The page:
A month after I set up several different free services to track the Amazon rankings for my book FreeForm Peyote Beading,, I have determined several things.
1) There are HUGE differences in granularity between the various free services.
NovelRank is still my favorite. It's the only free service I've found that graphs from Amazon's hourly updates. I can't see the graphs on my iPhone (they're rendered in Flash), but I can check out my ranking and sales stats. It's the top example to the left.
Next up is TitleZ. They pull what sounds like the entire Booksellers Ranking from Amazon once per night. Their service seems designed primarily for tracking industry trends. Perhaps it would be of more use if I were trying to compare several books' sales,such as competitors. (I may try that next).
I'd actually forgotten I'd signed up for RankForest until they sent me an email reminder that 30 days' worth of data were ready for viewing. Score one for them. They have several different account levels from free which updates every 8 hours (my account). All of the paid accounts update hourly starting at $2.99/month to track one book. More books tracked equals more $.
The most interesting thing they offer is a 'clipping service' - What Blogs Are Saying, which includes links to blogs using search terms related to the book. In my case, they listed "freeform peyote beading" and "Karen Williams". I was happy to note my blog came up under both entries, as did some others I want to check out more closely.
And most recently, I've signed up for Author Central with Amazon. It's nice in that I can upload a picture (need to find a better one) and biography.
But, according to Amazon "authors can see weekly sales trends of their print books as reported by Nielsen BookScan" This is supposed to give me some lovely information about where in the country my book is actually selling (wouldn't that be nice to know!?) - unfortunately, it thinks I've sold no books, so it's useless.
2) Amazon book rankings are incredibly volatile if you're not in the top 10-20,000. A quick look at the NovelRank graph back at the top of this post and you can see what I mean. It reminds me of an EKG from some medical drama: all spikes.
Looking at the graphs, my worst ranking since I began tracking was 437,354. A single sale and my ranking was suddenly 136,784. Wow, what a difference a sale made!
However, that only works so far. The lower (better) one's current ranking, the less difference a single sale makes. The higher the general sales volume, the more this is true. Take yesterday as an example. It was an absolute record day for me, with seven books sold in 24 hours. (Yippee!) However, my best ranking the entire day was #38,200 (which at that point translated into #20 in the category Beadwork). In late November, when sales seemed to be slower generally, the sale of three books in 24 hours garnered an overall rating of #34,059 in books (and #34 in Beadwork).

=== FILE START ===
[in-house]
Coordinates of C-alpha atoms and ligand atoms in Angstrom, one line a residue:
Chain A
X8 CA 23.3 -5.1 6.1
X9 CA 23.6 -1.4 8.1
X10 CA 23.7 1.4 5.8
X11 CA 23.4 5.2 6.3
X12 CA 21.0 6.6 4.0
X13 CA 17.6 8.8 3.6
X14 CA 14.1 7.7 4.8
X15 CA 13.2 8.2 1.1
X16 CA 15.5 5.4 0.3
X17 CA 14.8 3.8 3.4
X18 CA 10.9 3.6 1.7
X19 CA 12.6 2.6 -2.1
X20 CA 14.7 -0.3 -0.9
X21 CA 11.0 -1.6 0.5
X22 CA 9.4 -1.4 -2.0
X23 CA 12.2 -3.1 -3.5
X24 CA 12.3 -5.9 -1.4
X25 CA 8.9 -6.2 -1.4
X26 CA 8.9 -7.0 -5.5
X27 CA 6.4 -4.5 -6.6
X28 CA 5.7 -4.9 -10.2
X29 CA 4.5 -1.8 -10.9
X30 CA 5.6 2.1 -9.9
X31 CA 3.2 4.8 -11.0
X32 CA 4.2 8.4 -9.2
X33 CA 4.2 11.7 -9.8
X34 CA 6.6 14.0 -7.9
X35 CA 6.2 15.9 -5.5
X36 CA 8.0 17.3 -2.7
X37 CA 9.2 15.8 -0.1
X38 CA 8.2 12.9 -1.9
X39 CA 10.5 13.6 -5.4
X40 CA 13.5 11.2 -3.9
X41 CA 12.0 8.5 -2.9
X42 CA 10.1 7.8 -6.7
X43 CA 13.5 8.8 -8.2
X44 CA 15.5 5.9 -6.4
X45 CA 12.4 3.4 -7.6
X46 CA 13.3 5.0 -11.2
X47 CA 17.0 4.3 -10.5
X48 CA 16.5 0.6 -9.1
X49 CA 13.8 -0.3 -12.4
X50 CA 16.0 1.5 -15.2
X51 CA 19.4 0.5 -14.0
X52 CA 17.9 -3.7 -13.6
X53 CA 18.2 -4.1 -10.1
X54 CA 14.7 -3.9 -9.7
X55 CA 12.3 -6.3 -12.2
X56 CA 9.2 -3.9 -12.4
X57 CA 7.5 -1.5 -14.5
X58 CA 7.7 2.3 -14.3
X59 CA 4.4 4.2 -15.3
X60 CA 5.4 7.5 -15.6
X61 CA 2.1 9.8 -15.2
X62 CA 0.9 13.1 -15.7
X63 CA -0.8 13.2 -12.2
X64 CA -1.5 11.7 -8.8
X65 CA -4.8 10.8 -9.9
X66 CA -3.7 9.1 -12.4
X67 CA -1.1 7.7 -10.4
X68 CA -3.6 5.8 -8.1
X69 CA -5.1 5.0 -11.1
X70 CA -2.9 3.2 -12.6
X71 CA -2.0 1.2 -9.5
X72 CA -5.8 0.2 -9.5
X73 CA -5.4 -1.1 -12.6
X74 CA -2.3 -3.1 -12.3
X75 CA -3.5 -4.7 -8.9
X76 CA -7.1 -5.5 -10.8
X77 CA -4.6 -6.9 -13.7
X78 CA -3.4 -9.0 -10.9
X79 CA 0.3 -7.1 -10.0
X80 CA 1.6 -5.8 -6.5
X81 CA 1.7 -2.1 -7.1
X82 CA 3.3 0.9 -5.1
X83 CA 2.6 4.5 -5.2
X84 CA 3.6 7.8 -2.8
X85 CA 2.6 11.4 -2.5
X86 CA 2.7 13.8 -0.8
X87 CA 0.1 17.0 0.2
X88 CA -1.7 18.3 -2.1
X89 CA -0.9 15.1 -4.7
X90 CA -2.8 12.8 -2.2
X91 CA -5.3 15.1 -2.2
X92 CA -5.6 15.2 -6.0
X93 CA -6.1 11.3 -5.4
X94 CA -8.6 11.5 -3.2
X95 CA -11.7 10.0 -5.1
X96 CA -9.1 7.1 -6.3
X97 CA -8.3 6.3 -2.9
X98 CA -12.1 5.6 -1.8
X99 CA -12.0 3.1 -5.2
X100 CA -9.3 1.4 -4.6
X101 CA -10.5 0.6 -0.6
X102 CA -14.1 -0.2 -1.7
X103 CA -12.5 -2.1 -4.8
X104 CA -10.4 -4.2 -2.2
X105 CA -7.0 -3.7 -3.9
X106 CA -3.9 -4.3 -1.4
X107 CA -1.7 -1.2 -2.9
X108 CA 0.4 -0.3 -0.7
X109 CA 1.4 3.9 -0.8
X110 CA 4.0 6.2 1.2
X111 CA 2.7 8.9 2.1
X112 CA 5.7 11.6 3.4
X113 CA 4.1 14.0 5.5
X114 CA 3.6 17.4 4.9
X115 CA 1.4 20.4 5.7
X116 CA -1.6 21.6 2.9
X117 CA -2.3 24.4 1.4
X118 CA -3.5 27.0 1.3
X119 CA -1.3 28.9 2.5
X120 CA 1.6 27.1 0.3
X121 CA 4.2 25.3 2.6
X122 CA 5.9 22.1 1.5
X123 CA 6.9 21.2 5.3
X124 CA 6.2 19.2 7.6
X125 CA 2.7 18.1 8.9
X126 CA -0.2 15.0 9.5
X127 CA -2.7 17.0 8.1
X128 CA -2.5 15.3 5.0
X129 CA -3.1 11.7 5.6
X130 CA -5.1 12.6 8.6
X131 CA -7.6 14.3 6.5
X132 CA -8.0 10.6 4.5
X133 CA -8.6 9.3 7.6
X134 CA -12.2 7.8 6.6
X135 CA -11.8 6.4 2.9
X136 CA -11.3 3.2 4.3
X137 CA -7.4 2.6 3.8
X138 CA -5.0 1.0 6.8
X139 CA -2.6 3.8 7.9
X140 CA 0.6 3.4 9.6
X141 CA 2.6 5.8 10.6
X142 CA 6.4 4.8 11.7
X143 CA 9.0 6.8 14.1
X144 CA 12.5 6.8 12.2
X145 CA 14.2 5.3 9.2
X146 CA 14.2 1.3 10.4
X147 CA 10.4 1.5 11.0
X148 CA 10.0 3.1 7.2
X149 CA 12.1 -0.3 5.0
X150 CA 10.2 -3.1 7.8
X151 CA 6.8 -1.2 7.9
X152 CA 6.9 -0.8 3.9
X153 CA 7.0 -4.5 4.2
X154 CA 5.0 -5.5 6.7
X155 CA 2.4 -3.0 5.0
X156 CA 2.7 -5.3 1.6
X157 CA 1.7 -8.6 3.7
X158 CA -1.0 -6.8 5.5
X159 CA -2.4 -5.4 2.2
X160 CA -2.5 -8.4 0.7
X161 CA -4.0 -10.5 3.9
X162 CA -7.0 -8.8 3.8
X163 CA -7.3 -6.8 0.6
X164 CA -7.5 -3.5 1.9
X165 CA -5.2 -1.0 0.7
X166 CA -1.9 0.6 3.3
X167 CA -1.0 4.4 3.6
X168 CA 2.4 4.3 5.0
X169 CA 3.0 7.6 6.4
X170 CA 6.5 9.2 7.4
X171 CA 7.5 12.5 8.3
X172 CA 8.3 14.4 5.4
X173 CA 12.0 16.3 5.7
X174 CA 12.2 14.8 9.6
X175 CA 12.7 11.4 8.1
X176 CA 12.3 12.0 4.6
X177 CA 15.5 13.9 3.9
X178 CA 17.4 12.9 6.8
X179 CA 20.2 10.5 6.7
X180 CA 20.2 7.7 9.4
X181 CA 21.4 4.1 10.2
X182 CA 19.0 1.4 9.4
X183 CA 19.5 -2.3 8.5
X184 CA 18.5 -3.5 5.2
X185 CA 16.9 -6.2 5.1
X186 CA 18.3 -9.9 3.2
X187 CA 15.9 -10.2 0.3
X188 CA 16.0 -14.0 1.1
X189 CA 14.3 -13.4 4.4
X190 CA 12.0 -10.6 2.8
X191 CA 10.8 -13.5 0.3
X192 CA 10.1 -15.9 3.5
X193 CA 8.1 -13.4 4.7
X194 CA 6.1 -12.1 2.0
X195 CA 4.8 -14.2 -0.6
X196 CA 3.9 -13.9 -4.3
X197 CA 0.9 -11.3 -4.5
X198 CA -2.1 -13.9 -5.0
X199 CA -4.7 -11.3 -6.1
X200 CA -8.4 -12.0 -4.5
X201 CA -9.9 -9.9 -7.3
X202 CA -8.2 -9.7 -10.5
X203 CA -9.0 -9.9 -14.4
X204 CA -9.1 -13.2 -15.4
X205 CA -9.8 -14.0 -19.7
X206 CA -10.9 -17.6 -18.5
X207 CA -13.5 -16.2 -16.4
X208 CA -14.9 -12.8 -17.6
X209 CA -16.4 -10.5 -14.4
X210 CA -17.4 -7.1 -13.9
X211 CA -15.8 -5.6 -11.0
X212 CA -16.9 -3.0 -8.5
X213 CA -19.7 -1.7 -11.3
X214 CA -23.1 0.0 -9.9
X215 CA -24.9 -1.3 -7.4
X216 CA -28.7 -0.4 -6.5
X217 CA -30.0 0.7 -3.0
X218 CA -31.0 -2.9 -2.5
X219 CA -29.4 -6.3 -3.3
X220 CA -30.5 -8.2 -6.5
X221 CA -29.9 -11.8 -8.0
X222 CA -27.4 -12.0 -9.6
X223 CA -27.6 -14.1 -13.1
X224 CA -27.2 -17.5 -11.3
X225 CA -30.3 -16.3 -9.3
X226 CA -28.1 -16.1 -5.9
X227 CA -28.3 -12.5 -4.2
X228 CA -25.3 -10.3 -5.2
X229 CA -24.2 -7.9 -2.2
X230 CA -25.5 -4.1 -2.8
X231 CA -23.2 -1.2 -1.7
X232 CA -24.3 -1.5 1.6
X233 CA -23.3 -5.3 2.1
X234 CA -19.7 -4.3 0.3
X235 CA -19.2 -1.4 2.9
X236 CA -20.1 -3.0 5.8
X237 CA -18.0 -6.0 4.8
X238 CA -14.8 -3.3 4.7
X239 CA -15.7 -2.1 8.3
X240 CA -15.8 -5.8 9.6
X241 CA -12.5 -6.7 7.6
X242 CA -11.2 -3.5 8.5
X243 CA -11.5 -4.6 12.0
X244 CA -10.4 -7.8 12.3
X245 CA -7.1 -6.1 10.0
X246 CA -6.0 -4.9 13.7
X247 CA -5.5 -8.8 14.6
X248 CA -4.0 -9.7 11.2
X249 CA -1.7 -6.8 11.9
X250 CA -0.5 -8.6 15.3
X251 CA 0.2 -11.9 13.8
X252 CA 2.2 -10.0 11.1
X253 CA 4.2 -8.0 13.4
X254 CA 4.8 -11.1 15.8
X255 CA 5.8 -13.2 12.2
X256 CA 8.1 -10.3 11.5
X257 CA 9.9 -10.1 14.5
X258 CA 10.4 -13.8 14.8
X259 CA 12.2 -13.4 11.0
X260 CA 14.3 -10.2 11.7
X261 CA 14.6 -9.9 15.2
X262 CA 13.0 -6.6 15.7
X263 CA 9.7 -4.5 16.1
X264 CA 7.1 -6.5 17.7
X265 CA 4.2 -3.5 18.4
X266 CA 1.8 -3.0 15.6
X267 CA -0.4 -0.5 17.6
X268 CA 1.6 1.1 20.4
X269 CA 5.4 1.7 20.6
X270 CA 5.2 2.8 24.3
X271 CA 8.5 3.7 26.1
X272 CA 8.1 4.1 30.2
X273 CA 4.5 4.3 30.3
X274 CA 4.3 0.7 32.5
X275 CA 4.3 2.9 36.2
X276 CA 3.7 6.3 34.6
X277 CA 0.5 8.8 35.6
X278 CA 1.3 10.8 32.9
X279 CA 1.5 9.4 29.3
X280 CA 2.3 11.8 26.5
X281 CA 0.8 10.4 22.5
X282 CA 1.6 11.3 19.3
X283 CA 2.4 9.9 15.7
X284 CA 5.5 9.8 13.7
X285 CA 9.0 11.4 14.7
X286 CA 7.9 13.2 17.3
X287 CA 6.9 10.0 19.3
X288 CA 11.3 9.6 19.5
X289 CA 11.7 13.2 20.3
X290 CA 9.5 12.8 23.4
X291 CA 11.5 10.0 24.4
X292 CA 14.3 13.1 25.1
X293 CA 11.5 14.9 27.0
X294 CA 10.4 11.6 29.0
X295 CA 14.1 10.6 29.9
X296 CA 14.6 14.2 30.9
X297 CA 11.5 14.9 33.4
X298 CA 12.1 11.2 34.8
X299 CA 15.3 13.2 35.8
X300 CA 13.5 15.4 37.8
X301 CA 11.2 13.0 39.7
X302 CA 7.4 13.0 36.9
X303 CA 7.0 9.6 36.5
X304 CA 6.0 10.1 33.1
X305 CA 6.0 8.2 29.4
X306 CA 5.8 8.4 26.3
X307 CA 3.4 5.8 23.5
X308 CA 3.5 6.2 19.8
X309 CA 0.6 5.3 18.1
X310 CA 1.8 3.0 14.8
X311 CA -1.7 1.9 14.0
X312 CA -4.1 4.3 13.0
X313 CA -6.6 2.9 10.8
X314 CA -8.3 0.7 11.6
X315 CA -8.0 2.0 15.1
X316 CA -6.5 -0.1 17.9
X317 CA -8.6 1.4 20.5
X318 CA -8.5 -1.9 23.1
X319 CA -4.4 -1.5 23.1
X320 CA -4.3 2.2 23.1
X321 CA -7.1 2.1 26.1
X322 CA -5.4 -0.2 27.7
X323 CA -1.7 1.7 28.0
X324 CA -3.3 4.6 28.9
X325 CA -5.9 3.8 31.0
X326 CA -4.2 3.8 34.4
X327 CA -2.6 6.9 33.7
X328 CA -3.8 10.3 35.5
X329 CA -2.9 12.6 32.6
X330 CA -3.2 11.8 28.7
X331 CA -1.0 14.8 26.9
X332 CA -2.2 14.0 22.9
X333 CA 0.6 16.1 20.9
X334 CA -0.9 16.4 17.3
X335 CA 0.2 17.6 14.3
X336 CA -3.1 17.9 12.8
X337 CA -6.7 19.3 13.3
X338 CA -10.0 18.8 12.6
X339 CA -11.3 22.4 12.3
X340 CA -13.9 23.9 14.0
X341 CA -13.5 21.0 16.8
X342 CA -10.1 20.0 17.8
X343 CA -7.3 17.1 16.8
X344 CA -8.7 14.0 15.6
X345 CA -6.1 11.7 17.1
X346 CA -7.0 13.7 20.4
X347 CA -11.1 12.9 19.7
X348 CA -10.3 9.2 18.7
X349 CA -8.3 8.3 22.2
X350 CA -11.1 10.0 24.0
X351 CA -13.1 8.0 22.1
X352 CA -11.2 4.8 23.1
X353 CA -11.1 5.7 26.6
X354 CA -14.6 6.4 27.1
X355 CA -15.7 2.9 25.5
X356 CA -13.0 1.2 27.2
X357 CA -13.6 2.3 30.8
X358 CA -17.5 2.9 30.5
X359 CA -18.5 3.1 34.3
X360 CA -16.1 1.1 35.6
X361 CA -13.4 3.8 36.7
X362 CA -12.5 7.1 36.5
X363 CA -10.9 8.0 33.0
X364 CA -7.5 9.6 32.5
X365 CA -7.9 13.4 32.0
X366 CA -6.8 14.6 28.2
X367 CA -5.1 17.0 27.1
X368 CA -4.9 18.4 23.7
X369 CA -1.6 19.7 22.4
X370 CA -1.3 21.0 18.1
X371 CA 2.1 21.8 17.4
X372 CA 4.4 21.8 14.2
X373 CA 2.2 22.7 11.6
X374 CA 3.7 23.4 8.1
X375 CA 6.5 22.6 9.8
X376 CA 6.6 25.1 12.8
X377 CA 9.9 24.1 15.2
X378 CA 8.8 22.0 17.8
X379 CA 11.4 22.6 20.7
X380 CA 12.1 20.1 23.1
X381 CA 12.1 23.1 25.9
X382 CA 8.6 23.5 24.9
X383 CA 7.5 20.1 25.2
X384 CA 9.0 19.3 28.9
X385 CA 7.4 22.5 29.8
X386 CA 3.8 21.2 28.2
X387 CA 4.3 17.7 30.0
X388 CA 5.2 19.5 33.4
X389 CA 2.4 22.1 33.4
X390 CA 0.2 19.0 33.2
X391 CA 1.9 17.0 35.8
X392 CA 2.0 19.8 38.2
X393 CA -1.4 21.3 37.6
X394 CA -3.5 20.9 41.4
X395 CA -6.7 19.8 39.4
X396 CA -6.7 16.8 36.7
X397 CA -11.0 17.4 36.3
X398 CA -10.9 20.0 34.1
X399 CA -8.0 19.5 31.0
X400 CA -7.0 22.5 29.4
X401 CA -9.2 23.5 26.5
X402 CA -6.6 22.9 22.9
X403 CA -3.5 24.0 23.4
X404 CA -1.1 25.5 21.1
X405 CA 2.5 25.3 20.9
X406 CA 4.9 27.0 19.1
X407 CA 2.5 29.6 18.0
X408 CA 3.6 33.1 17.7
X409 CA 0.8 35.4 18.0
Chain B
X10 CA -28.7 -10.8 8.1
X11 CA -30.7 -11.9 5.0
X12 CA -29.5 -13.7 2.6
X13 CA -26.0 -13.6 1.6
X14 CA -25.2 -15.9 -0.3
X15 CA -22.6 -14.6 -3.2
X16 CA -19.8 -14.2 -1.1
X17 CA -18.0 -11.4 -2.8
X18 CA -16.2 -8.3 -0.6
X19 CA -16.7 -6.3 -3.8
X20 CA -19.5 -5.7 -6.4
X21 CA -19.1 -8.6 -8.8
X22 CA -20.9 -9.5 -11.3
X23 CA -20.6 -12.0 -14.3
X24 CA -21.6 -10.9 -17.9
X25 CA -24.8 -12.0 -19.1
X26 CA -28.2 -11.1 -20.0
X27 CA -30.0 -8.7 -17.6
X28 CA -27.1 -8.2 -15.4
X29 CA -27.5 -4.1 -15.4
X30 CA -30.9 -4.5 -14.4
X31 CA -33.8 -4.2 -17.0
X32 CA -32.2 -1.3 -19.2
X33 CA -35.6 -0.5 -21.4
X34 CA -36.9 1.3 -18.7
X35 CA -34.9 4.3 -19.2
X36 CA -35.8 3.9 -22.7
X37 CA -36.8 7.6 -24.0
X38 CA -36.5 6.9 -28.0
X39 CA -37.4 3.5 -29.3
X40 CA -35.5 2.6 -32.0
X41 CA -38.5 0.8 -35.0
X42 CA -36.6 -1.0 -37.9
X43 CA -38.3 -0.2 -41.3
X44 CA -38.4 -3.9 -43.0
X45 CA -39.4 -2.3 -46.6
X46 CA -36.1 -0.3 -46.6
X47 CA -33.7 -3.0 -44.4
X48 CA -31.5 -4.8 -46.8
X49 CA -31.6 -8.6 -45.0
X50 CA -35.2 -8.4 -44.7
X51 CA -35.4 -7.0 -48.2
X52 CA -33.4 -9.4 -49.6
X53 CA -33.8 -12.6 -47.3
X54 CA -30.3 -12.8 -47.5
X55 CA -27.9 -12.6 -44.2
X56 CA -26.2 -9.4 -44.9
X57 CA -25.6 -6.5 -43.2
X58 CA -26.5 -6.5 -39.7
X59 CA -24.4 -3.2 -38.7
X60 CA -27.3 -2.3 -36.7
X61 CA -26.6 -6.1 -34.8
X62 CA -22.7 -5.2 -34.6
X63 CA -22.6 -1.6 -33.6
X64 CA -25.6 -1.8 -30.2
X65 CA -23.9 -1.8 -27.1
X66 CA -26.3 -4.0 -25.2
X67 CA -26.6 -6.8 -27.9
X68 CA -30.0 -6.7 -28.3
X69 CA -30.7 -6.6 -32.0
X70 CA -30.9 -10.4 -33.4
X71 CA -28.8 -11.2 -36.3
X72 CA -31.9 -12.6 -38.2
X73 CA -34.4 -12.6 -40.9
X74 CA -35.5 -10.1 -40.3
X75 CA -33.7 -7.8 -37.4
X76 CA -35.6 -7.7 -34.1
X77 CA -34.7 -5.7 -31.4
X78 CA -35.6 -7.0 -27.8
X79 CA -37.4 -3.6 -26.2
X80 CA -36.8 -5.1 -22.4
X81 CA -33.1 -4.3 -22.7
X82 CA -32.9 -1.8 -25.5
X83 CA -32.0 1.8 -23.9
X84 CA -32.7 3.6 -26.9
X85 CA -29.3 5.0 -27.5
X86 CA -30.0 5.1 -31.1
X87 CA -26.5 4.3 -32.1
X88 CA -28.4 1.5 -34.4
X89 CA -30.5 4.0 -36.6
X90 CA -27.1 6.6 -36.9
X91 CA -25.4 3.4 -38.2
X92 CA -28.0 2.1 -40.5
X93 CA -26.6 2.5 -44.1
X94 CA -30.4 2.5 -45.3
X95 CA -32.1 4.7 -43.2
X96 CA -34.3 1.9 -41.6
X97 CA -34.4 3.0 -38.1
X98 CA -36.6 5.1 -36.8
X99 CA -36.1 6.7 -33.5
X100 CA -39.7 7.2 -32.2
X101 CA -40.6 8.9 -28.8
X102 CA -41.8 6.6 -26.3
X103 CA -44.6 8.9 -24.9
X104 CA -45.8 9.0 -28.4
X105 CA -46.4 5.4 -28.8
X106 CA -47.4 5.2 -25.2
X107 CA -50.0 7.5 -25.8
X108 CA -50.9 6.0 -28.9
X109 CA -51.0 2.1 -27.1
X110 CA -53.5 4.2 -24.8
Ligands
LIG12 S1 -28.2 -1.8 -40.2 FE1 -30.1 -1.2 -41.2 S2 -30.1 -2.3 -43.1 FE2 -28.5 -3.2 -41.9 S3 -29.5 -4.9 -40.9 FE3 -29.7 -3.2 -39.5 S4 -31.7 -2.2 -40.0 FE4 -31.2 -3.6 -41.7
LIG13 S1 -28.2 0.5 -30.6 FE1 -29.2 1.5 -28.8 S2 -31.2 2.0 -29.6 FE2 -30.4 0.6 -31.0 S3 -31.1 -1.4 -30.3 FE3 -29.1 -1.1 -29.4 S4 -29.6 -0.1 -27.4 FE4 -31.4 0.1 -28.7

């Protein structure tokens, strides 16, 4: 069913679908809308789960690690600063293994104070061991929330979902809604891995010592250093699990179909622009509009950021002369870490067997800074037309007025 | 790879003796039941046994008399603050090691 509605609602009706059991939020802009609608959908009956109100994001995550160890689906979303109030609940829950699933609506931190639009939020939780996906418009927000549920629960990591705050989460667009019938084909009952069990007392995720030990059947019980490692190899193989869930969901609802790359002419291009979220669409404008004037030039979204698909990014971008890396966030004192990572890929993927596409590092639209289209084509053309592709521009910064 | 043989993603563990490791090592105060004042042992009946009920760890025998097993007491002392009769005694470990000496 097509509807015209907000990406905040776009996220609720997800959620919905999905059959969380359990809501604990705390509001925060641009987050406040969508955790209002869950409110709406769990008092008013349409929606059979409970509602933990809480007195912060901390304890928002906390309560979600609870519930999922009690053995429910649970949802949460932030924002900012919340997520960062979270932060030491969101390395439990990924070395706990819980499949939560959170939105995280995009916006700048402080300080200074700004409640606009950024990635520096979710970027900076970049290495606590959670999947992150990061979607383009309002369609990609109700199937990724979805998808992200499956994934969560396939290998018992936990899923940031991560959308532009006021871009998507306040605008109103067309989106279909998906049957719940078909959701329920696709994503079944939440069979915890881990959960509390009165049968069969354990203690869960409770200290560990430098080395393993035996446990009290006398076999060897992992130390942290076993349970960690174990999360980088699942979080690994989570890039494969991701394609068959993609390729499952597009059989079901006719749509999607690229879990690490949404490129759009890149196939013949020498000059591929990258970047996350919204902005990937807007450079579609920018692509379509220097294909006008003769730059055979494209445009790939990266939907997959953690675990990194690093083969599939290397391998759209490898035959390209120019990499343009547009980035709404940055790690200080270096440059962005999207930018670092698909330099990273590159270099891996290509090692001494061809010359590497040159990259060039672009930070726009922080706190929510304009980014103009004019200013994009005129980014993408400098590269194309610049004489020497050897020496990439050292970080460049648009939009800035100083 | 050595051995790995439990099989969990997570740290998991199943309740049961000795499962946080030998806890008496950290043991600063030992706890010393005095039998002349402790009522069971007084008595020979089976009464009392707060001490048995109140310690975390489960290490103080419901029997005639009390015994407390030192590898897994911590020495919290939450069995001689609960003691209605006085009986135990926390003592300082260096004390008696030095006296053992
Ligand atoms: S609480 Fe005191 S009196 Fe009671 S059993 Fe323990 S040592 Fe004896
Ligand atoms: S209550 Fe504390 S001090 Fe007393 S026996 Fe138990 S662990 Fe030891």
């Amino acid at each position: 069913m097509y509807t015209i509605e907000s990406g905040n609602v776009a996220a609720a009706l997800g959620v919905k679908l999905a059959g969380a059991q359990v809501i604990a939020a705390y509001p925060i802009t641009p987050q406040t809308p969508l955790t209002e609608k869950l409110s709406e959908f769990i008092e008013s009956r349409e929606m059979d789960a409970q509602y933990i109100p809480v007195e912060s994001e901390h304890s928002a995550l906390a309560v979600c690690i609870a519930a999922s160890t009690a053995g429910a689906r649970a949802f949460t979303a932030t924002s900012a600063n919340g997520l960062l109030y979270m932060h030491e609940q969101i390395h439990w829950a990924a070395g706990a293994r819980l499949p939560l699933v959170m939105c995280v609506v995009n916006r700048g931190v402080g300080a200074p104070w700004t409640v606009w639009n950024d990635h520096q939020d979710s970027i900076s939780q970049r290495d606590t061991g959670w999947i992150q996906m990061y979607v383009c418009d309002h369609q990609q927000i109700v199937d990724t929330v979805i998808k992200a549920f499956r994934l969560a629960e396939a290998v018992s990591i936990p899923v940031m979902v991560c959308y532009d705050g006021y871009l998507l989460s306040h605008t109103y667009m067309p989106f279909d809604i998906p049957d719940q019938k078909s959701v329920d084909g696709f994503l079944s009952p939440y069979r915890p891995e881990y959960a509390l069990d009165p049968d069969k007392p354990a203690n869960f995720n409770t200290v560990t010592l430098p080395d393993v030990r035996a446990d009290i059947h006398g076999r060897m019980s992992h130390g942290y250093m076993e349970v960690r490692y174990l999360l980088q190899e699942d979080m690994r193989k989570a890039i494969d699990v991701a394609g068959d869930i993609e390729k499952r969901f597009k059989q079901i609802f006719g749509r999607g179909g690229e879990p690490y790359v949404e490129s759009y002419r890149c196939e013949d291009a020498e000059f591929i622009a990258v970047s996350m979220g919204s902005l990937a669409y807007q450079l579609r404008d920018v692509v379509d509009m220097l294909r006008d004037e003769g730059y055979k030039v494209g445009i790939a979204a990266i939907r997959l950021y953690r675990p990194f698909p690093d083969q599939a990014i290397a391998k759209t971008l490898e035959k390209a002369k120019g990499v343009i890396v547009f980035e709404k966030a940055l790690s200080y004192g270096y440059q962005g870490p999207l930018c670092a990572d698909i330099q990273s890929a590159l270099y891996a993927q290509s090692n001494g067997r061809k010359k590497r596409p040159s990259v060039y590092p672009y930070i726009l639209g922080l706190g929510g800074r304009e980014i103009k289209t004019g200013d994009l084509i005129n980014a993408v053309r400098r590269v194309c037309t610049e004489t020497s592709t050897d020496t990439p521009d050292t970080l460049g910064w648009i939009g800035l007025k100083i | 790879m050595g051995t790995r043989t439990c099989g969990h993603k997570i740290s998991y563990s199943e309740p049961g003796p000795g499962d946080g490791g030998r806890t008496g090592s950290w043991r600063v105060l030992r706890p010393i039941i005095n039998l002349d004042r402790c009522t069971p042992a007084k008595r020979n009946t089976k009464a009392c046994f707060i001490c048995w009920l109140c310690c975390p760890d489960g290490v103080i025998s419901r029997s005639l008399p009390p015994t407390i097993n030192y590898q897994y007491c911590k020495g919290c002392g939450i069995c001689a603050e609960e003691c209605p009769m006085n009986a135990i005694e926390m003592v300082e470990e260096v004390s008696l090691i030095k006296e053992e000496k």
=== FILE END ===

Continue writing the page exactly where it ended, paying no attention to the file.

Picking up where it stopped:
Other items of note -
Sales Fluctuations and Rankings. I had absolutely no sales December 23-26, but apparently wasn't alone, as my book's rankings worsened very slowly during that time frame. Then the last five days of December more than made up for that dip; December 27-31st accounted for fully a third of my entire December sales. Judging by the volatility of the rankings, I'd say other books were selling briskly too.
Overall Rankings vs. Category Rankings. Until the past couple of days, I could pretty reliably divide my overall ranking by 1000 and come up with its ranking in Beadwork. But the past couple of days, it would seem books in the Beadwork category aren't selling as fast as some others, as my category ranking is much better than my overall ranking would lead me to expect.
3) Amazon's 'in-house' tracking offered through Author Central sounds great, but is absolutely abysmal. I've already noted this above, but thought it worth repeating. I would love to have access to some very basic geographic information - where in the country or the world do the people who purchase my book live? I'd love to know if my book were particularly popular in Texas, or Massachusetts, or Great Britain, for instance. No such luck! I think because my book is print on demand, rather than from a major publisher. But if you've managed to pry this information from Amazon, I'd love to hear how you did it!
How does this all help? I'm not sure yet, but it's fascinating.